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Flathead Catfish

Flathead Catfish


dark to olive brown with dark brownish mottlings on sides; anal fin is very short and tail fin is square or slightly notched; head broad and flat


Flathead Catfish Distribution

throughout the border rivers and large interior streams


variety of aquatic animals, larger individuals eat mostly fish; larger flatheads may be over 20 inches in length

State Record

81 pounds - Lake Ellis, Lucas County, June 1958 - Joe Baze, Chariton, Iowa

Expert Tip

try fishing with small sunfish under cut banks after dark and don't forget to use strong hooks!


The flathead catfish is a "big-water" species of fish, found quite commonly and widely distributed throughout the Great Border Rivers and in the large interior streams. Few specimens have been reported from the natural lakes, man-made lakes and reservoirs.

The color of the flathead catfish is dark to olive-brown with dark brownish mottlings on the sides, especially in the younger fishes. After inhabiting waters that flow over sand or light bottoms, adults are often light tan or even yellowish in color. The anal fin is very short with only 15 to 17 rays. The head is broad and flat, and the tail is square or very slightly notched. The jaws are heavy, and the lower mandible is longer than the upper.

Spawning occurs in June and July in secluded hides and obscure places. These fish are nest builders, and parent fish guard the eggs and young. The young reach a length of from 2 to 6 inches the first year and are sexually mature in the third or fourth year of life. Adults grow to enormous size. The state record fish, that weighed 81 pounds, was taken from Lake Ellis in Lucas County. Reports of huge flatheads of more than 100 pounds have been passed along through generation along the Mississippi River, but efforts to document their truth have been difficult and may be more river lore than factual.

Flathead catfish are found principally in mud-bottomed areas and prefer deep waters in pools. They feed largely on insect larvae, crayfish, mollusks, fishes, worms, and terrestrial animals that wash into the streams. Small individuals, from 8 to 10 inches in length, have been observed feeding extensively on schools of young minnows in the shallow water. Large flatheads, those more than 20 inches in length, are almost wholly piscivorous in their feeding behavior, either taking fish alive or dead fish from the bottom.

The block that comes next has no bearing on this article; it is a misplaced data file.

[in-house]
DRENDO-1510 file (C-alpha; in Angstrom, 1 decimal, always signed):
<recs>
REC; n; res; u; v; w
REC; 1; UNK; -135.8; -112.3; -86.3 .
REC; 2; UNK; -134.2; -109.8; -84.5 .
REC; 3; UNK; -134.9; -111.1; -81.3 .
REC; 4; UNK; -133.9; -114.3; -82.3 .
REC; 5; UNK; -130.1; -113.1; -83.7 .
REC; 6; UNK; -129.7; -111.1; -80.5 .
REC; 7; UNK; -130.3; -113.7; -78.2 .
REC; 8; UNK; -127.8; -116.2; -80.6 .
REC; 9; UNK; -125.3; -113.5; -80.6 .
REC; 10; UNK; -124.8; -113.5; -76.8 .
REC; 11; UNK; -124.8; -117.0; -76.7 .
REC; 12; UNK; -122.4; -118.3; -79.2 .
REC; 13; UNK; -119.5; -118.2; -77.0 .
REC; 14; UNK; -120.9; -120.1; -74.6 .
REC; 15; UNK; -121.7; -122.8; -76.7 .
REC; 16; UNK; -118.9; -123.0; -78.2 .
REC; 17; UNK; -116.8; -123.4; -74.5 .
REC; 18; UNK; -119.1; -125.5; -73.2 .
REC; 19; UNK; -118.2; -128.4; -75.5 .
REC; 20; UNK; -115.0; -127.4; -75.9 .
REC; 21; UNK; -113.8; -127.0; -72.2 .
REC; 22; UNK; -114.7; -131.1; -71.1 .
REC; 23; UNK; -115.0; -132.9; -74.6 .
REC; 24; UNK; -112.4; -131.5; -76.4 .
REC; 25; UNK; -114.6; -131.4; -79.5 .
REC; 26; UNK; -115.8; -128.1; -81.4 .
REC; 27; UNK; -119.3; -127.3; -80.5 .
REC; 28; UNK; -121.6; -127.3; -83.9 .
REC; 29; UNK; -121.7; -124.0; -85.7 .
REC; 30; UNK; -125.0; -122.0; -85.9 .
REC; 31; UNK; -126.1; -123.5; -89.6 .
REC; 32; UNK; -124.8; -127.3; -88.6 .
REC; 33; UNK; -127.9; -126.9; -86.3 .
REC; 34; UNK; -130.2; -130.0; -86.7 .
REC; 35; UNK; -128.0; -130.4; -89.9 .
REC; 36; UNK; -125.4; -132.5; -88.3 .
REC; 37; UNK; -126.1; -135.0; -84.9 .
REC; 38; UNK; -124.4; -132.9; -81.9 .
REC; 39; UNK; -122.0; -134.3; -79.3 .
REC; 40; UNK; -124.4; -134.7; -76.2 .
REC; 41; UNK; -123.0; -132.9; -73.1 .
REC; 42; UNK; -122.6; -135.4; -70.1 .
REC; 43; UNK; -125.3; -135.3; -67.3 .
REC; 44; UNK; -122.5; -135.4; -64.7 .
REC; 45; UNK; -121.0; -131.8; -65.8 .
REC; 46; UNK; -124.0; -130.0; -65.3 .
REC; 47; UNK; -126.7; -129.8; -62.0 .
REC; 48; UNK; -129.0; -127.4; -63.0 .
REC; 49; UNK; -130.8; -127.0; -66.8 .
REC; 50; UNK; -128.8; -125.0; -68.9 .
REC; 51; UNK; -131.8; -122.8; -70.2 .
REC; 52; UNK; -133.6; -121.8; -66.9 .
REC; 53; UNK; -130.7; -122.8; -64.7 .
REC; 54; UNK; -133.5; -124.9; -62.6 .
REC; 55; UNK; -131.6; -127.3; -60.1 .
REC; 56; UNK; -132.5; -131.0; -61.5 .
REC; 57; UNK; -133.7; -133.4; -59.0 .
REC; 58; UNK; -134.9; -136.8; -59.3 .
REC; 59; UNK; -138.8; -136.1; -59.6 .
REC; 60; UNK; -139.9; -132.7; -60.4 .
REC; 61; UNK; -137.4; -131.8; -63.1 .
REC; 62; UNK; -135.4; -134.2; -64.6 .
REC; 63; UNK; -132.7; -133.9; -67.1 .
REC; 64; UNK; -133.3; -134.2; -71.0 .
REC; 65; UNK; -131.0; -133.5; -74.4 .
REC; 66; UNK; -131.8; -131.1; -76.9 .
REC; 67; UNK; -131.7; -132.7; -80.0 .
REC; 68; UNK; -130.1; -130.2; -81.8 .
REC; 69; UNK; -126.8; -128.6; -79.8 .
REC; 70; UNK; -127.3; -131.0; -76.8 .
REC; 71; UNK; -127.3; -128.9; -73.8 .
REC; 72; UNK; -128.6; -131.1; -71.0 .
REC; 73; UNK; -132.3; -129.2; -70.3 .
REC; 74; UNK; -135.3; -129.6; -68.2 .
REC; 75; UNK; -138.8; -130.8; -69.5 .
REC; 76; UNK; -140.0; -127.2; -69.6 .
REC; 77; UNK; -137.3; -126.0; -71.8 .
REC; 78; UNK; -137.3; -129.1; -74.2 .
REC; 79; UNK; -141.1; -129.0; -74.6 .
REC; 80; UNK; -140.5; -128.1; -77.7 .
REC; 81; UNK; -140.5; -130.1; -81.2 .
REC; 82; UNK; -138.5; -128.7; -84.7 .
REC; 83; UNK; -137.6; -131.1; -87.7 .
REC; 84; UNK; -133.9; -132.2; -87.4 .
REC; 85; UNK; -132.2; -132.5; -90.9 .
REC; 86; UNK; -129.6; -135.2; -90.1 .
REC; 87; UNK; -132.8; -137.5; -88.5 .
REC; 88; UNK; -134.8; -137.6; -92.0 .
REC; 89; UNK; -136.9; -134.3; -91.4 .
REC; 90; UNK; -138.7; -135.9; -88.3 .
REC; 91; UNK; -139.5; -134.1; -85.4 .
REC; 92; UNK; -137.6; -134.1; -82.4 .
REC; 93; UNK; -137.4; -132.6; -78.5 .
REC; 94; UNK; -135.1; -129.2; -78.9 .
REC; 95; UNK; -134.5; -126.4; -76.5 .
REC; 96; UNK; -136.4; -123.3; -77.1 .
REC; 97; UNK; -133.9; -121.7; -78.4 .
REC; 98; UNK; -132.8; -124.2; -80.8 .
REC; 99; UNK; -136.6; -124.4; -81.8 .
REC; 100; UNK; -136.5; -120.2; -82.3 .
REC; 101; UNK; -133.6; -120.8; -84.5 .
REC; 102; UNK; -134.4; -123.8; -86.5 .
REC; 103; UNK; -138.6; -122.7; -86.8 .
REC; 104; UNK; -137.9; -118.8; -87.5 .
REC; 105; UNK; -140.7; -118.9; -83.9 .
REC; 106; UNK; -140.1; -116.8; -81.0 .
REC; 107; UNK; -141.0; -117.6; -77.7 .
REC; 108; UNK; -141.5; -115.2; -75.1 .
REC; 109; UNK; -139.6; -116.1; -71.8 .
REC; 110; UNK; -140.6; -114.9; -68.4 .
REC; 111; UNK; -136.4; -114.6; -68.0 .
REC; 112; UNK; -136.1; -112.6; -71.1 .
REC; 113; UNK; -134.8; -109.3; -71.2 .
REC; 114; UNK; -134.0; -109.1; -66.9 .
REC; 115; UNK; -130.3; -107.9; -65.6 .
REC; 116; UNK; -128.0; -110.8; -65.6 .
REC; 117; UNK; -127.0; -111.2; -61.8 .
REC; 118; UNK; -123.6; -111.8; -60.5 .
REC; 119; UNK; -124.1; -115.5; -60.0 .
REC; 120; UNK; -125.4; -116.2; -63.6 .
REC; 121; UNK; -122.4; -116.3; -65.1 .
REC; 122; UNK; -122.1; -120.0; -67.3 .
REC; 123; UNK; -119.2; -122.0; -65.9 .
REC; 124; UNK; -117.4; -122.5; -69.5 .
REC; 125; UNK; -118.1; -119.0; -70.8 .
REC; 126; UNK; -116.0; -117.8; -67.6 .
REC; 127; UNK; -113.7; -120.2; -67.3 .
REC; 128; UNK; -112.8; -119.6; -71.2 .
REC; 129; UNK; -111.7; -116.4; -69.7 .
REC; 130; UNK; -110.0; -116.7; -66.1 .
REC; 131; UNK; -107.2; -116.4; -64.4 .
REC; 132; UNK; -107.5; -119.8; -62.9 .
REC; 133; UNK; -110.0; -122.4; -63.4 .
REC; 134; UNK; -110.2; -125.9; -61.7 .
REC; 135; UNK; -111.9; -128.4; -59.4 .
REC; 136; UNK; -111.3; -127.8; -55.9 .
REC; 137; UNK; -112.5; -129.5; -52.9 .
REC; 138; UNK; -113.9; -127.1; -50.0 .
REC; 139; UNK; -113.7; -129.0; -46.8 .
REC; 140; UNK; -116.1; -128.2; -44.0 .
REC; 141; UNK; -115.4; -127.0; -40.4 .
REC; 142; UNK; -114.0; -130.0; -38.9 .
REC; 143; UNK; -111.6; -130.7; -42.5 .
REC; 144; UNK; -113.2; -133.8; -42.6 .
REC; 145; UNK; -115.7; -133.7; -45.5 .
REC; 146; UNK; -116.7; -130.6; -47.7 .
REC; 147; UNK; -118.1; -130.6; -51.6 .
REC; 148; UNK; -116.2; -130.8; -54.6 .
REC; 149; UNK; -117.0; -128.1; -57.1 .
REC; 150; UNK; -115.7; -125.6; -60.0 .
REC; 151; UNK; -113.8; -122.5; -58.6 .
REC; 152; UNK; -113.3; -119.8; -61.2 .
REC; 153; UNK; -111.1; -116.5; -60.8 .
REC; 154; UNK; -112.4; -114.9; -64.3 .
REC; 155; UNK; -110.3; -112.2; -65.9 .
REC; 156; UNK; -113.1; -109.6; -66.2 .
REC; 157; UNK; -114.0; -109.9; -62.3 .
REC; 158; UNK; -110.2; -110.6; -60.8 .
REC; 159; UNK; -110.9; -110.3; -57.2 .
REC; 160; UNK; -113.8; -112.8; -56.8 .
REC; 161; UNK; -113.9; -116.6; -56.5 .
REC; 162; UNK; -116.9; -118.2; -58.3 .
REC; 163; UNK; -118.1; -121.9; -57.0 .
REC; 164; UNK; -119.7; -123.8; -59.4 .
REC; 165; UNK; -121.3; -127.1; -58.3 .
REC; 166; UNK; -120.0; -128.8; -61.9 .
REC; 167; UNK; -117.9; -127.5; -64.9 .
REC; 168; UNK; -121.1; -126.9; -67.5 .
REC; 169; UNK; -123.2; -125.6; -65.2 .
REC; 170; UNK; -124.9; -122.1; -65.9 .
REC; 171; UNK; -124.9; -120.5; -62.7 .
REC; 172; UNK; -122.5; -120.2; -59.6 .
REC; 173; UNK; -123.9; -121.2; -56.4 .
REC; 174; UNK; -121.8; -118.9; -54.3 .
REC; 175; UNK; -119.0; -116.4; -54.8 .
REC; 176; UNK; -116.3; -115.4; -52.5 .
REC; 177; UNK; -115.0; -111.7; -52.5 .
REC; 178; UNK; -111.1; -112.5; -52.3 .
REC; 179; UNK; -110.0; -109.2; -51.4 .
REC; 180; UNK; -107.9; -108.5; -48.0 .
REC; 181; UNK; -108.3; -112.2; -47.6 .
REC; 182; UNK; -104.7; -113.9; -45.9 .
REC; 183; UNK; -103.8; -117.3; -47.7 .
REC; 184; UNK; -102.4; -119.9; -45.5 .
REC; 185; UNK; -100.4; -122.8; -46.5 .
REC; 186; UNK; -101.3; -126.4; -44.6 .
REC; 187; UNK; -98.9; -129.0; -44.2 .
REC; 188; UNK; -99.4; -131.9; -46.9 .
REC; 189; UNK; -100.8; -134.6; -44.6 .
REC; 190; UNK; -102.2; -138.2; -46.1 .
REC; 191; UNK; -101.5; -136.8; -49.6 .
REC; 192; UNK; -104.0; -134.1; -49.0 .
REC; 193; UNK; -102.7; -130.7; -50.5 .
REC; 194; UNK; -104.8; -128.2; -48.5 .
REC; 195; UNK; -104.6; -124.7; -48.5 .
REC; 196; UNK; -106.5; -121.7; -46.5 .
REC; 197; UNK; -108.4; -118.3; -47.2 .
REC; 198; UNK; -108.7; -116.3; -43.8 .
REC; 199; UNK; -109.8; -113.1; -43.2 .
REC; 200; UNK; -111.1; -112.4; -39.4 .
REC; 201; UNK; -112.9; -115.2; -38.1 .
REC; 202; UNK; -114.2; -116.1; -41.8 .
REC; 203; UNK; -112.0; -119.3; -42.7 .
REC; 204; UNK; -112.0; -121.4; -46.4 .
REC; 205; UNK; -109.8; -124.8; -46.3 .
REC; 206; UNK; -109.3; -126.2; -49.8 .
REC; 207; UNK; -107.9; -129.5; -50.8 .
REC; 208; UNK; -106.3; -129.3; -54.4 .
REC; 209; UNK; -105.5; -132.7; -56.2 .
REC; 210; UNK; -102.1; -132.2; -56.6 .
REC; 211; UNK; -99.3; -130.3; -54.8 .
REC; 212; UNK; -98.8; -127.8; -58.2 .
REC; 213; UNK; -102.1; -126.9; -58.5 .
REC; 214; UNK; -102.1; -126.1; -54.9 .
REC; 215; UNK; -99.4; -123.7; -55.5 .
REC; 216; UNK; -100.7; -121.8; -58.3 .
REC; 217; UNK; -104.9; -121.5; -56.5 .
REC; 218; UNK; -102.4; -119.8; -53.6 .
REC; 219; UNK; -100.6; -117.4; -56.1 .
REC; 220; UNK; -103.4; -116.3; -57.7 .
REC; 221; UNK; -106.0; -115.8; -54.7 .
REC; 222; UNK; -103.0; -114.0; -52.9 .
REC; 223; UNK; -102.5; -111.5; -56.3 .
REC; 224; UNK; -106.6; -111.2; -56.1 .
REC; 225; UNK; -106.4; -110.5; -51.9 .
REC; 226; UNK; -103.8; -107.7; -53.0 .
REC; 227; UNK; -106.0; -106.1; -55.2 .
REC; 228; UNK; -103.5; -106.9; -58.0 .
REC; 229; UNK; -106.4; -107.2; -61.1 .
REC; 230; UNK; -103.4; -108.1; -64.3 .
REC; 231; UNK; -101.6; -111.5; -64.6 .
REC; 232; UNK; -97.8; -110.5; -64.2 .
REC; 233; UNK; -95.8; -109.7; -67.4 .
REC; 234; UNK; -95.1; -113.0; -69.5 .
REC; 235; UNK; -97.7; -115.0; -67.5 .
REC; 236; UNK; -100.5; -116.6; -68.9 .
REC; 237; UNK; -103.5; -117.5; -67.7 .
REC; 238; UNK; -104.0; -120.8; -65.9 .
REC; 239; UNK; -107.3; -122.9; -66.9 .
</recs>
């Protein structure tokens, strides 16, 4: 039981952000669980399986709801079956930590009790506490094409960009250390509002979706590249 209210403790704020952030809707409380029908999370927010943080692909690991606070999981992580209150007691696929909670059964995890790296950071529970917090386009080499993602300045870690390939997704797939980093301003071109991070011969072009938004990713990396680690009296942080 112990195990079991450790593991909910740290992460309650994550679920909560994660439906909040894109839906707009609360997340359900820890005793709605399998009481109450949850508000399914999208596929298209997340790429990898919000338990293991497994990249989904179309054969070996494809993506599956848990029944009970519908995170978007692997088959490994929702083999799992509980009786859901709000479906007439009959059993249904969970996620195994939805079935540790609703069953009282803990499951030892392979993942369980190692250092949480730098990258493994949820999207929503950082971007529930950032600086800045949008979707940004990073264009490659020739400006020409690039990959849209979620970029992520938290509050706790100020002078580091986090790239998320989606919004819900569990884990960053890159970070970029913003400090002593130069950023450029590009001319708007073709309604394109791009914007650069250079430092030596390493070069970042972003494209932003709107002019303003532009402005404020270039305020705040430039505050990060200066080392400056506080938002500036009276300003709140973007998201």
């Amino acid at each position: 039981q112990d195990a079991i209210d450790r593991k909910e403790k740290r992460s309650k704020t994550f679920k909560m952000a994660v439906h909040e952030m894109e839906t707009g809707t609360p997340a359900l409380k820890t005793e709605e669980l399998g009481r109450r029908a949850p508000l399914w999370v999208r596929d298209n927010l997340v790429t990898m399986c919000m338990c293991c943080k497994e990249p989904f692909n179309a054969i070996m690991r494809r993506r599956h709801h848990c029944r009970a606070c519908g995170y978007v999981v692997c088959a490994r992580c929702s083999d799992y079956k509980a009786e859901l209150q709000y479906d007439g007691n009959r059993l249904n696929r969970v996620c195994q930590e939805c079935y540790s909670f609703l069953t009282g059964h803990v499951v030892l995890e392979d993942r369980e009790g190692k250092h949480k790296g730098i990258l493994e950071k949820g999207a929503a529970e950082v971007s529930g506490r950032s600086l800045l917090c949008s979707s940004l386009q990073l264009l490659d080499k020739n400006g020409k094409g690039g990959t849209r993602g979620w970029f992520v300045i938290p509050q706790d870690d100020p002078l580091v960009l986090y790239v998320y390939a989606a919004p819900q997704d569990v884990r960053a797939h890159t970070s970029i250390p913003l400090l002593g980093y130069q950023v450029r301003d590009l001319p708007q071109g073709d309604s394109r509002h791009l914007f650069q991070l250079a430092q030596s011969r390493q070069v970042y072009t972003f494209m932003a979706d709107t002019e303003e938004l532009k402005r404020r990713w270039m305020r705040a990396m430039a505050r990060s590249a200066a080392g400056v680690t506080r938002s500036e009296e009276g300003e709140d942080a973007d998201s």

Flathead catfish are exploited by commercial fishermen along the Mississippi and Missouri rivers. Approximately 65,000 pounds of flathead catfish valued at over $32,500 are annually harvested from the Mississippi, and the harvest from the Missouri River averages about 3,300 pounds and is worth about $1,700.


Present in these Iowa water bodies:

Lake/Stream County Location Acres/Length
Red Rock Reservoir Marion 4 miles north of Knoxville 15250.00
Coralville Reservoir Johnson 4 miles north of Iowa City 5280.00
Saylorville Reservoir Polk North edge of Des Moines 4970.00
Lake Macbride Johnson 4 miles West of Solon 889.00
DeSoto Bend Harrison 5 miles west of Missouri Valley 811.00
Lake Manawa Pottawattamie Southwest edge of Council Bluffs 747.00
Lake Darling Washington 4 miles west of Brighton 303.00
New Albin Big Lake Allamakee 200.00
Prairie Rose Lake Shelby 8 miles southeast of Harlan 173.00
Sand Lake Marshall On the Northeast edge of Marshalltown 95.00
RAPP Park Lakes Page north edge of Shenandoah 95.00
West Nodaway River (above Villisca) Montgomery 52.00
Prairie Park Fishery Linn 1.5 miles SSE of Cargill on Otis Road, along the Cedar River in Cedar Rapids 42.00
Casey Lake (aka Hickory Hills Lake) Black Hawk 12 miles south of Waterloo 37.00
Boyer River (Dunlap to Missouri River) Pottawattamie 34.00
Willow Lake Harrison 5 1/2 mile west of Woodbine 26.00
Douma Area Pond O'Brien 2 miles west, 1 mile south of Sanborn 7.00
Ocheyedan Pit #1 Osceola 2 miles south of Ocheydan 4.00